Weston took piano lessons from someone known as Professor Atwell who, unlike his former piano teacher Mrs Lucy Chapman, allowed him to play songs outside the classical music repertoire. Drafted into the U. S. Army during World War II, Weston served three years from 1944, reaching the rank of staff sergeant, was stationed for a year in Okinawa, Japan. On his return to Brooklyn he ran his father's restaurant, frequented by many jazz musicians. Among Weston's piano heroes were Count Basie, Nat King Cole, Art Tatum, Duke Ellington, his cousin Wynton Kelly, but it was Thelonious Monk who made the biggest impact, as Weston described in a 2003 interview: "When I first heard Monk, I heard Monk with Coleman Hawkins; when I heard Monk play, his sound, his direction, I just fell in love with it. I spent about three years just hanging out with Monk. I would pick him up in the car and bring him to Brooklyn and he was a great master because, for me, he put the magic back into the music." In the late 1940s Weston began performing with Bullmoose Jackson, Frank Culley and Eddie "Cleanhead" Vinson.
In 1951, retreating from the atmosphere of drug use common on the New York jazz scene, Weston moved to Lenox, Massachusetts, in the Berkshires. There at the Music Inn, a venue where jazz historian Marshall Stearns taught, Weston first learned about the African roots of jazz, he would return in subsequent summers to perform at the Music Inn, where he wrote his composition "Berkshire Blues", interacting with artists and intellectuals such as Geoffrey Holder, Babatunde Olatunji, Langston Hughes and Willis James, about which experience Weston said: "I got a lot of my inspiration for African music by being at Music Inn.... They were all explaining the African-American experience in a global perspective, unusual at the time."Weston worked with Kenny Dorham in 1953 and in 1954 with Cecil Payne, before forming his own trio and quartet and releasing his debut recording as a leader in 1954, Cole Porter in a Modern Mood. He was voted New Star Pianist in Down Beat magazine's International Critics' Poll of 1955.
Several fine albums followed, with the best being Little Niles near the end of that decade, dedicated to his children Niles and Pamela, with all the tunes being written in 3/4 time. Melba Liston, as well as playing trombone on the record, provided excellent arrangements for a sextet playing several of Weston's best compositions: the title track, "Earth Birth", "Babe's Blues", "Pam's Waltz", others. In the 1960s, Weston's music prominently incorporated African elements, as shown on the large-scale suite Uhuru Afrika and Highlife, the latter recorded in 1963, two years after Weston traveled for the first time to Africa, as part of a U. S. cultural exchange programme to Lagos, Nigeria. On both these albums he teamed up with the arranger Melba Liston. Uhuru Afrika, or Freedom Africa, is considered a historic landmark album that celebrates several new African countries obtaining their Independence. In addition, during these years his band featured the tenor saxophonist Booker Ervin. Weston covered the Nigerian Bobby Benson's piece "Niger Mambo", which included Caribbean and jazz elements within a Highlife style, has recorded this number many times throughout his career.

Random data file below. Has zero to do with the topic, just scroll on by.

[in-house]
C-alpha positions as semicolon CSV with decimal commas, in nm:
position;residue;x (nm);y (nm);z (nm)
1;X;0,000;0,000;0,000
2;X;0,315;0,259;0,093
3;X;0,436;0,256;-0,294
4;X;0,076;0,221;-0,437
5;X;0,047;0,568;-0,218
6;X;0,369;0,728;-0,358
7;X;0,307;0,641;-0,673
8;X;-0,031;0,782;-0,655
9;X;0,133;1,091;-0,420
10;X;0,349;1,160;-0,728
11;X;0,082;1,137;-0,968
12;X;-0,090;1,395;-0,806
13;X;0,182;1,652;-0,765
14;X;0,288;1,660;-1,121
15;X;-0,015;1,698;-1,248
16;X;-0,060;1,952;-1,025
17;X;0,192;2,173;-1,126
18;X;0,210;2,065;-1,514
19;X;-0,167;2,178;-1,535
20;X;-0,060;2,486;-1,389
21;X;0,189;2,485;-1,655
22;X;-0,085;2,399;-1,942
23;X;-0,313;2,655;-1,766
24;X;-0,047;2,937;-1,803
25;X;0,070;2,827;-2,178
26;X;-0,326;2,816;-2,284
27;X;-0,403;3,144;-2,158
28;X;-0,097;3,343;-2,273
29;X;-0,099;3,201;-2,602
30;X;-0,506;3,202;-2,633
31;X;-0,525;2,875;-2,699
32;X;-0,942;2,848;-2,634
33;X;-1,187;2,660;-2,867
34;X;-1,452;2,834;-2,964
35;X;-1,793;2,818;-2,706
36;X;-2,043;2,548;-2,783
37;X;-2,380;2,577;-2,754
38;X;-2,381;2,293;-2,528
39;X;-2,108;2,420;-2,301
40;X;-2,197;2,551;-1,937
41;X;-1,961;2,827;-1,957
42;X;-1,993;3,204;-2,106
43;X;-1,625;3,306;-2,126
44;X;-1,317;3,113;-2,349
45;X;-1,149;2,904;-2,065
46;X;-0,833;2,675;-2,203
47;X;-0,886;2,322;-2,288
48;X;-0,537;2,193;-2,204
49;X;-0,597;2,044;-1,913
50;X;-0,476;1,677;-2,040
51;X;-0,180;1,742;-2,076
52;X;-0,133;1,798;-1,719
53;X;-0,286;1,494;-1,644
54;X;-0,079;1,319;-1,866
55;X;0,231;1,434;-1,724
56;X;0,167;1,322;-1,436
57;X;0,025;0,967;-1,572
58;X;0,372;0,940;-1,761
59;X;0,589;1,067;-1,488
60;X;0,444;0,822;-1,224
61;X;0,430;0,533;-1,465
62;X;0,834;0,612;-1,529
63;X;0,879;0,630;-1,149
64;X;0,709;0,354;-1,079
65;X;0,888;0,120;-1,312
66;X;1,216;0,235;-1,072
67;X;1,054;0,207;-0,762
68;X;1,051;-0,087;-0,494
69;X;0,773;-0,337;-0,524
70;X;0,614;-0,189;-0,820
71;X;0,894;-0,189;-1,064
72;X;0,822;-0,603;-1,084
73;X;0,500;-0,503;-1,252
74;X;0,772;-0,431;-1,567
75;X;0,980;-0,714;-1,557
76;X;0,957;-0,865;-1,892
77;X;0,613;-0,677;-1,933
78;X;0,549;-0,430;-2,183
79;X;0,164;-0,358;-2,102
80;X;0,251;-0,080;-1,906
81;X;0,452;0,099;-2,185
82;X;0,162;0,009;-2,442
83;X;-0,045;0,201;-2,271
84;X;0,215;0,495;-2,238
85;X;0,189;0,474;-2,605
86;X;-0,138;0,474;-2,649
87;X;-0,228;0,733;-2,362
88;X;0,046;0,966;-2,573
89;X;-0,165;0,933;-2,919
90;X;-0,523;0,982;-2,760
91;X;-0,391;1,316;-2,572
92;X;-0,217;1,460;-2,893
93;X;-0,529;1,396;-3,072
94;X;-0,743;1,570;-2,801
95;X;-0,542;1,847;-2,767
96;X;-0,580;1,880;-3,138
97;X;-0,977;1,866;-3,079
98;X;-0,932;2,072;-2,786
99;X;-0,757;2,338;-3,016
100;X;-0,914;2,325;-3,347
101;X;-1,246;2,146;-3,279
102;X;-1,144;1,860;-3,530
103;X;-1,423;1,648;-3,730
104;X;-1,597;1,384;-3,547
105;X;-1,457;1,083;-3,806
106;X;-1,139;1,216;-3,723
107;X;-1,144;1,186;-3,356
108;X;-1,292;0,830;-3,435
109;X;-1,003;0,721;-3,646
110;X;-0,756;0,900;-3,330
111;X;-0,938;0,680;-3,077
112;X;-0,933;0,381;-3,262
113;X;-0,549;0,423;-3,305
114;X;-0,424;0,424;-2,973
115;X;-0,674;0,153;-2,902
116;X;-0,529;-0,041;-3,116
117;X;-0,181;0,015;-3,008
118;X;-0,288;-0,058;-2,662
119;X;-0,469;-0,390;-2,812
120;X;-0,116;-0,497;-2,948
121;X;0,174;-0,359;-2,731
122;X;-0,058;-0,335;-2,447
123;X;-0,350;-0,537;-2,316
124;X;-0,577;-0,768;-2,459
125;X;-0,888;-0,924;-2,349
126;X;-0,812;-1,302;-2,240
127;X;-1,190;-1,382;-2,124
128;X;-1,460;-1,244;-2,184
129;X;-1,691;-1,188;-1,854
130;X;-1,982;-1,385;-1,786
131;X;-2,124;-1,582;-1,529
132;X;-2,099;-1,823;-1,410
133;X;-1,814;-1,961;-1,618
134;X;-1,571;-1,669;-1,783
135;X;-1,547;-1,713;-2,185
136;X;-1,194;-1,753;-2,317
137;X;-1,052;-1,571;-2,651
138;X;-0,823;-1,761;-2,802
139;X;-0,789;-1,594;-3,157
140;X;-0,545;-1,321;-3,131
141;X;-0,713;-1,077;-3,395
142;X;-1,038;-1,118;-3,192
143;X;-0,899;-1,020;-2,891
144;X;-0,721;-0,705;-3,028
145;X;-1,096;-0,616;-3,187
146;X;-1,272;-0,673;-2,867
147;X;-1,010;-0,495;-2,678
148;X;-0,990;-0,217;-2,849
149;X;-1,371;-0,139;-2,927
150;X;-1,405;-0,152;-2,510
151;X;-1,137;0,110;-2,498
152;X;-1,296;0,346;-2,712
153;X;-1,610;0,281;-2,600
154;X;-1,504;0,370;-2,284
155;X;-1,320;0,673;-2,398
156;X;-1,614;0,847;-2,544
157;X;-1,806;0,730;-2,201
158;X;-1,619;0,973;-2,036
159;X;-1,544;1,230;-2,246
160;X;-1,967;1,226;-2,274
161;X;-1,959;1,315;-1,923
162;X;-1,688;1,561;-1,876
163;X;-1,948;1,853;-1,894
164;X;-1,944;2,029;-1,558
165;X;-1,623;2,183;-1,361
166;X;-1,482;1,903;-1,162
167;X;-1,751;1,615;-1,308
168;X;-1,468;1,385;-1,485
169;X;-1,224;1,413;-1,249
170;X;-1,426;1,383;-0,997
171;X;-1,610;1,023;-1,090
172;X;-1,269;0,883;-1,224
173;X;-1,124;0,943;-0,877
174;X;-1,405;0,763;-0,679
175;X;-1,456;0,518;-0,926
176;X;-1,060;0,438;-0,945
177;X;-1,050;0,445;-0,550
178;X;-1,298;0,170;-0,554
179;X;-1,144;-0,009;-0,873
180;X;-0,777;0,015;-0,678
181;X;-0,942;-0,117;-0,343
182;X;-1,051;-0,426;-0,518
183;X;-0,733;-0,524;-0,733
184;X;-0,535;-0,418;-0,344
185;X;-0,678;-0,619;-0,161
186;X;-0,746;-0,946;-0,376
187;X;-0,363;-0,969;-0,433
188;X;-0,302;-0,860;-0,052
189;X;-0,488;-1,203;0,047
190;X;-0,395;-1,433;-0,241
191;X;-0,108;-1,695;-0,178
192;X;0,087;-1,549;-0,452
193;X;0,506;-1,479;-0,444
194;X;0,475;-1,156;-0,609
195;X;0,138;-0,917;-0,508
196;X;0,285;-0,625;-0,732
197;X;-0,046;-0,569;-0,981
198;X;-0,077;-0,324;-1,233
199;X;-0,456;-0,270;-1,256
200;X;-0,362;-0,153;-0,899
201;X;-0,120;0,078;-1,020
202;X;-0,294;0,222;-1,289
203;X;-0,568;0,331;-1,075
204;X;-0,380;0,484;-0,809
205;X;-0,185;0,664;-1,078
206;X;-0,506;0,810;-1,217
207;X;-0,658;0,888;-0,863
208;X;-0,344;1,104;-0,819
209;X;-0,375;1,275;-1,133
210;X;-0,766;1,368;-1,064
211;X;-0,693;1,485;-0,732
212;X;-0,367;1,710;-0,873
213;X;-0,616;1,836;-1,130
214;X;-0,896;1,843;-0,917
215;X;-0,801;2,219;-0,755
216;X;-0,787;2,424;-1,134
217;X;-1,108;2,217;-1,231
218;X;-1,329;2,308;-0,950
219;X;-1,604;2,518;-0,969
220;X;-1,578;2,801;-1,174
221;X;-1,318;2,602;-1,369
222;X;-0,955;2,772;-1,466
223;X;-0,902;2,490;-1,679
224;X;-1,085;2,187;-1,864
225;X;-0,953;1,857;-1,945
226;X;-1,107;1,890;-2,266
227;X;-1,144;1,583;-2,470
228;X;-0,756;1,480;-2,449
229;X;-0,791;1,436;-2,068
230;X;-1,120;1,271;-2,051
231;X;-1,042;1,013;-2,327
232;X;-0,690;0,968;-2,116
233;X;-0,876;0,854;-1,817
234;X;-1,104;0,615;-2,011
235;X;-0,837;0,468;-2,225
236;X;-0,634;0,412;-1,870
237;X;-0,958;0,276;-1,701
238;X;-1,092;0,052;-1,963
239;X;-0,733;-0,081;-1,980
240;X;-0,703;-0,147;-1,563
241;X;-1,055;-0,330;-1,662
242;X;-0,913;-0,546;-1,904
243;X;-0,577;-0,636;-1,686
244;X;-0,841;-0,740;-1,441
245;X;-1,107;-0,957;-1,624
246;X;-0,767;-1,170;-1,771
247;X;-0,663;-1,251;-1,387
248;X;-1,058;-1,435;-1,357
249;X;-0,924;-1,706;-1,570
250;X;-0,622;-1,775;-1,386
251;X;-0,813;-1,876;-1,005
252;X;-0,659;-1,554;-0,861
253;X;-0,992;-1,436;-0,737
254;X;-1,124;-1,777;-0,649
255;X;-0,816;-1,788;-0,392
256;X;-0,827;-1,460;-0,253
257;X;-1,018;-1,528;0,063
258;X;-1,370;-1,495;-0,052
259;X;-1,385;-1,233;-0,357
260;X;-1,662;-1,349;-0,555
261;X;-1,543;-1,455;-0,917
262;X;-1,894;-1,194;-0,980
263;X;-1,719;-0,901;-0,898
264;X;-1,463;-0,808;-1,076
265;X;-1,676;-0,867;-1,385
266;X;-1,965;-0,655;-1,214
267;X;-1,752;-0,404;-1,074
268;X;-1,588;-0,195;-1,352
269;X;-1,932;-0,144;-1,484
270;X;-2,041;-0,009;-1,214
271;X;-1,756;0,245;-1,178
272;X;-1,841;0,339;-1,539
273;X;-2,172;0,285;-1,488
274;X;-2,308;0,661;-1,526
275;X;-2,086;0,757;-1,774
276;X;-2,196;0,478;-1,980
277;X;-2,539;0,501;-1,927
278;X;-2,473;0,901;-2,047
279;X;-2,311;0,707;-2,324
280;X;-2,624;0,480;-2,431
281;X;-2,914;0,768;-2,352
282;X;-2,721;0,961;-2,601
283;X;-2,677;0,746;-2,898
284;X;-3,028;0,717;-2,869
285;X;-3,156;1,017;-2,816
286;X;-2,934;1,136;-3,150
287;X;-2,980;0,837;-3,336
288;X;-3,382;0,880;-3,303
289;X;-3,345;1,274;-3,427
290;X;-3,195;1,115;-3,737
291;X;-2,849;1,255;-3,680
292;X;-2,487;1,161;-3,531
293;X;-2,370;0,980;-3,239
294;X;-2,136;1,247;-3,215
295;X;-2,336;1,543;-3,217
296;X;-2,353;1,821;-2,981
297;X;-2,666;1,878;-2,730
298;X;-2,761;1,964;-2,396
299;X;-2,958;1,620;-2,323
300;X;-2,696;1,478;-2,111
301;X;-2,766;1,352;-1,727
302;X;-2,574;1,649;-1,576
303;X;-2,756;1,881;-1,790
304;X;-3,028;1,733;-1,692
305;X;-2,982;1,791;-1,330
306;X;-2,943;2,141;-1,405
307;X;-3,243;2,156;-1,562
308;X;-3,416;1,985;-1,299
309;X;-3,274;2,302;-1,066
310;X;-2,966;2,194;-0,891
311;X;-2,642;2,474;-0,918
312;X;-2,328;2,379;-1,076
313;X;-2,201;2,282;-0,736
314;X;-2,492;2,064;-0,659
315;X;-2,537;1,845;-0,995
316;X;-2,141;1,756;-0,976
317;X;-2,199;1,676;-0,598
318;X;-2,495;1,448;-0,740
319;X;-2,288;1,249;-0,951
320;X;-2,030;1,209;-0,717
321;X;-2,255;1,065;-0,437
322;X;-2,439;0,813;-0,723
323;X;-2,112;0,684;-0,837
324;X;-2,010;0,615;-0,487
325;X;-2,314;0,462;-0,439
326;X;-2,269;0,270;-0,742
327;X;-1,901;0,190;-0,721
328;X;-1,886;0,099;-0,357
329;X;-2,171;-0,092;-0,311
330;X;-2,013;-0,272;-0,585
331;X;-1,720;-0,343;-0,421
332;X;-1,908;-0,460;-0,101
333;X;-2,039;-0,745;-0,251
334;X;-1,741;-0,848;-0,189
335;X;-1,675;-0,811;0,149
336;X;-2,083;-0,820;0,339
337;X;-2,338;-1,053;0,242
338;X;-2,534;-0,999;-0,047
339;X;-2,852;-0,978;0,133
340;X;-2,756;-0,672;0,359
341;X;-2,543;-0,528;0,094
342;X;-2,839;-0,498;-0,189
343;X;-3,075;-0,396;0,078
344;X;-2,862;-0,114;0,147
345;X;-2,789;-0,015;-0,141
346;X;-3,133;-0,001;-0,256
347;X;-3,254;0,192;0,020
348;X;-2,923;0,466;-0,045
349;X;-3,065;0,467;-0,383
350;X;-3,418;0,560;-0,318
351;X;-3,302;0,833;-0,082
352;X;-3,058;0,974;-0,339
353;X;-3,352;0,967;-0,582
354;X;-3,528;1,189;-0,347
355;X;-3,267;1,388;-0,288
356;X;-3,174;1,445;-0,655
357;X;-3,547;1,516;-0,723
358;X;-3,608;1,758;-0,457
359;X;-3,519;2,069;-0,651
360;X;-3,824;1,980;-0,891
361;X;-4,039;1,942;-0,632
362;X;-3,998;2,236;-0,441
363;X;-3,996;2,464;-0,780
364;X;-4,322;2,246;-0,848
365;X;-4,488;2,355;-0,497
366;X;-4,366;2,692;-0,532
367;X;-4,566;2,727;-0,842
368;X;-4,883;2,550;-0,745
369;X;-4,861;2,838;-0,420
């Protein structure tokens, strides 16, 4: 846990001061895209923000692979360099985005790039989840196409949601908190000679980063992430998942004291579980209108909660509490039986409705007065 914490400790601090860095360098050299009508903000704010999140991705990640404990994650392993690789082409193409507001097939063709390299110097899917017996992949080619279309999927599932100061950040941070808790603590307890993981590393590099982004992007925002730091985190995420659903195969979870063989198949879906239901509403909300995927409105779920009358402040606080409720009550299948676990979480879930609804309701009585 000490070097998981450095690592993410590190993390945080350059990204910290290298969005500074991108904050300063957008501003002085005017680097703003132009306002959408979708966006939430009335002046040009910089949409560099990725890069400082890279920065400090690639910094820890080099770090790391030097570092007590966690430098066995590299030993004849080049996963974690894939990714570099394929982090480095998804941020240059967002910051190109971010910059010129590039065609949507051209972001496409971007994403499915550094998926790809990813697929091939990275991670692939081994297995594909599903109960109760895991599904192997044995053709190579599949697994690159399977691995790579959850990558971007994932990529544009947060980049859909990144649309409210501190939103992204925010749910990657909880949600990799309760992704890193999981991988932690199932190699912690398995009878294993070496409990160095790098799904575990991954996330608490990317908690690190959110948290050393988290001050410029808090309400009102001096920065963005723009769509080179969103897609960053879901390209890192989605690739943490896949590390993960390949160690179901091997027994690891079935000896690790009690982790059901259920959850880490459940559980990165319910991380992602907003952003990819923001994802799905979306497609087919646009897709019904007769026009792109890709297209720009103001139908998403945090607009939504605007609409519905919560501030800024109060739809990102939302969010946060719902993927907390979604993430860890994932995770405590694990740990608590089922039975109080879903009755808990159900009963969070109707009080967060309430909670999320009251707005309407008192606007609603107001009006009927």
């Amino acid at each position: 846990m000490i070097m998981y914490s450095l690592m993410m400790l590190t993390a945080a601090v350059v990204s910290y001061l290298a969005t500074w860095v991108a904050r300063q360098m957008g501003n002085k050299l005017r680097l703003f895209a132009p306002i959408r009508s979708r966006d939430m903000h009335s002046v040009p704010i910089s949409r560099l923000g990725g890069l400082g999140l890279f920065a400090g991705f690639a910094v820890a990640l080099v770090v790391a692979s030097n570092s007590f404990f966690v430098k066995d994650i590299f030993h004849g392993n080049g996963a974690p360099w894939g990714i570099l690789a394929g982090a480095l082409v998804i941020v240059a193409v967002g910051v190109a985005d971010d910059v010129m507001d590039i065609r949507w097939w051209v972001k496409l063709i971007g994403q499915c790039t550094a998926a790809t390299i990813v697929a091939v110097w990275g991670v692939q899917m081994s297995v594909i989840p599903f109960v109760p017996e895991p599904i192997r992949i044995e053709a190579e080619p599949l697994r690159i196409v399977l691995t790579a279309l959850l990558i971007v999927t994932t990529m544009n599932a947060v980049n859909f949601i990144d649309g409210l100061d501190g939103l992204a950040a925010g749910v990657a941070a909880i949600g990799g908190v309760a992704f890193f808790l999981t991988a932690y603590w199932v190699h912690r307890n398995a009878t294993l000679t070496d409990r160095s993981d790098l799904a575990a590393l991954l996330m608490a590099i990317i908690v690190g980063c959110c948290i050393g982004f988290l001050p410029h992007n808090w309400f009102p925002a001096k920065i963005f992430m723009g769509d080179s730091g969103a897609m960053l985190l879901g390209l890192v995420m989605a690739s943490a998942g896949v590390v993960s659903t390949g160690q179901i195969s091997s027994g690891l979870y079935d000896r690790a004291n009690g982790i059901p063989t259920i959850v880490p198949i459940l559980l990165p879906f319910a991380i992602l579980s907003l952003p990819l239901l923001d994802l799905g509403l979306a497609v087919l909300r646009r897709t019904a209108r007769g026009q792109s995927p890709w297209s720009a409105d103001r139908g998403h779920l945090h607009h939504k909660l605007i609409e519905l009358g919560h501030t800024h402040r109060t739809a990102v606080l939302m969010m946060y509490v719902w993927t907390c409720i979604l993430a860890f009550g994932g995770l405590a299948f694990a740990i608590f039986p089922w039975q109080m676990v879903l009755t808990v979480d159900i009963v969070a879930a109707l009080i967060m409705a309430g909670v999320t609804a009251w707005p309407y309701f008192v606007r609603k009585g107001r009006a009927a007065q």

In 1967 Weston traveled throughout Africa with a U. S. cultural delegation. The last stop of the tour was Morocco, where he decided to settle, running his African Rhythms Club in Tangier for five years, from 1967 to 1972, he said in a 2015 interview: "We had everything in there from Chicago blues singers to singers from the Congo.... The whole idea was to trace African people wherever we are and what we do with music."In 1972 he produced Blue Moses for the CTI Records, a best-selling record on which he plays electric keyboard. As he explained in a July 2018 interview, "We were still living in Tangier, so my son and I came from Tangier to do the recording, but when I got there, Creed Taylor said his formula is electric piano. I was not happy with that. People loved it." In the summer of 1975, he played at the Festival of Tabarka in Tunisia, North Africa, accompanied by his son Azzedin Weston on percussion, with other notable acts including Dizzy Gillespie. For a long stretch Weston recorded infrequently on smaller record labels.
He made a two-CD recording The Spirits of Our Ancestors (recorded 1991, released